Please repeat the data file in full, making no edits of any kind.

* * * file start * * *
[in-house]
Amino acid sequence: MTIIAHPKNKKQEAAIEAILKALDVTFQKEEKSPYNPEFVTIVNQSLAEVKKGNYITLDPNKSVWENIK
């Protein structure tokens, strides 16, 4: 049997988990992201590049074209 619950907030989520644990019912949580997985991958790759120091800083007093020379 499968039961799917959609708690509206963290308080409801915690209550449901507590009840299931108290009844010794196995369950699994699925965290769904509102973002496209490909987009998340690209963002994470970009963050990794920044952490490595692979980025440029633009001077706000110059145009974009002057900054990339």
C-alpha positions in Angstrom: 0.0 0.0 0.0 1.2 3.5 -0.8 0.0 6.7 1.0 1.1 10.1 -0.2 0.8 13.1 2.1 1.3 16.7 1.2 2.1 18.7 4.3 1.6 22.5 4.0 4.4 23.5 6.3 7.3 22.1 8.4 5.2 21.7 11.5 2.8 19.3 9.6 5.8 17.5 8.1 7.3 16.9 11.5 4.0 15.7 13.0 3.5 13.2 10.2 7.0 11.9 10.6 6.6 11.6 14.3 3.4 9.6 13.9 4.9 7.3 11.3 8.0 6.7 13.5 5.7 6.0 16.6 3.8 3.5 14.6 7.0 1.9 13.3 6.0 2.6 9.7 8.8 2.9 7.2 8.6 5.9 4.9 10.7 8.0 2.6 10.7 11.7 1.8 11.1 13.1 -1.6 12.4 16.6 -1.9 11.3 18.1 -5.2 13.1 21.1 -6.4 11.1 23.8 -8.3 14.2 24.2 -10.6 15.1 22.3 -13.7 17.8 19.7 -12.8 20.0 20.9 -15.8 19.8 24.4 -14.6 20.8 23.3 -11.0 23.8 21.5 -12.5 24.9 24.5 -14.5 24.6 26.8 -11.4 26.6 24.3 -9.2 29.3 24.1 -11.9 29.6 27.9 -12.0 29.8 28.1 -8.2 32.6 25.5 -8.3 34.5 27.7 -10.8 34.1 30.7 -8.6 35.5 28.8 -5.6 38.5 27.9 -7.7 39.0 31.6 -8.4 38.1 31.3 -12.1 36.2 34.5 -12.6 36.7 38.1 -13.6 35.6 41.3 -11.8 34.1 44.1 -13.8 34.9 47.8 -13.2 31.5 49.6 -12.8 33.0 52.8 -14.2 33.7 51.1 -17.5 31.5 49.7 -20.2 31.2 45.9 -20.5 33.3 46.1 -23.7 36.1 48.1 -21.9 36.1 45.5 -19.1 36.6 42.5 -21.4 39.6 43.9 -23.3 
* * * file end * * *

[in-house]
Amino acid sequence: MTIIAHPKNKKQEAAIEAILKALDVTFQKEEKSPYNPEFVTIVNQSLAEVKKGNYITLDPNKSVWENIK
């Protein structure tokens, strides 16, 4: 049997988990992201590049074209 619950907030989520644990019912949580997985991958790759120091800083007093020379 499968039961799917959609708690509206963290308080409801915690209550449901507590009840299931108290009844010794196995369950699994699925965290769904509102973002496209490909987009998340690209963002994470970009963050990794920044952490490595692979980025440029633009001077706000110059145009974009002057900054990339």
C-alpha positions in Angstrom: 0.0 0.0 0.0 1.2 3.5 -0.8 0.0 6.7 1.0 1.1 10.1 -0.2 0.8 13.1 2.1 1.3 16.7 1.2 2.1 18.7 4.3 1.6 22.5 4.0 4.4 23.5 6.3 7.3 22.1 8.4 5.2 21.7 11.5 2.8 19.3 9.6 5.8 17.5 8.1 7.3 16.9 11.5 4.0 15.7 13.0 3.5 13.2 10.2 7.0 11.9 10.6 6.6 11.6 14.3 3.4 9.6 13.9 4.9 7.3 11.3 8.0 6.7 13.5 5.7 6.0 16.6 3.8 3.5 14.6 7.0 1.9 13.3 6.0 2.6 9.7 8.8 2.9 7.2 8.6 5.9 4.9 10.7 8.0 2.6 10.7 11.7 1.8 11.1 13.1 -1.6 12.4 16.6 -1.9 11.3 18.1 -5.2 13.1 21.1 -6.4 11.1 23.8 -8.3 14.2 24.2 -10.6 15.1 22.3 -13.7 17.8 19.7 -12.8 20.0 20.9 -15.8 19.8 24.4 -14.6 20.8 23.3 -11.0 23.8 21.5 -12.5 24.9 24.5 -14.5 24.6 26.8 -11.4 26.6 24.3 -9.2 29.3 24.1 -11.9 29.6 27.9 -12.0 29.8 28.1 -8.2 32.6 25.5 -8.3 34.5 27.7 -10.8 34.1 30.7 -8.6 35.5 28.8 -5.6 38.5 27.9 -7.7 39.0 31.6 -8.4 38.1 31.3 -12.1 36.2 34.5 -12.6 36.7 38.1 -13.6 35.6 41.3 -11.8 34.1 44.1 -13.8 34.9 47.8 -13.2 31.5 49.6 -12.8 33.0 52.8 -14.2 33.7 51.1 -17.5 31.5 49.7 -20.2 31.2 45.9 -20.5 33.3 46.1 -23.7 36.1 48.1 -21.9 36.1 45.5 -19.1 36.6 42.5 -21.4 39.6 43.9 -23.3 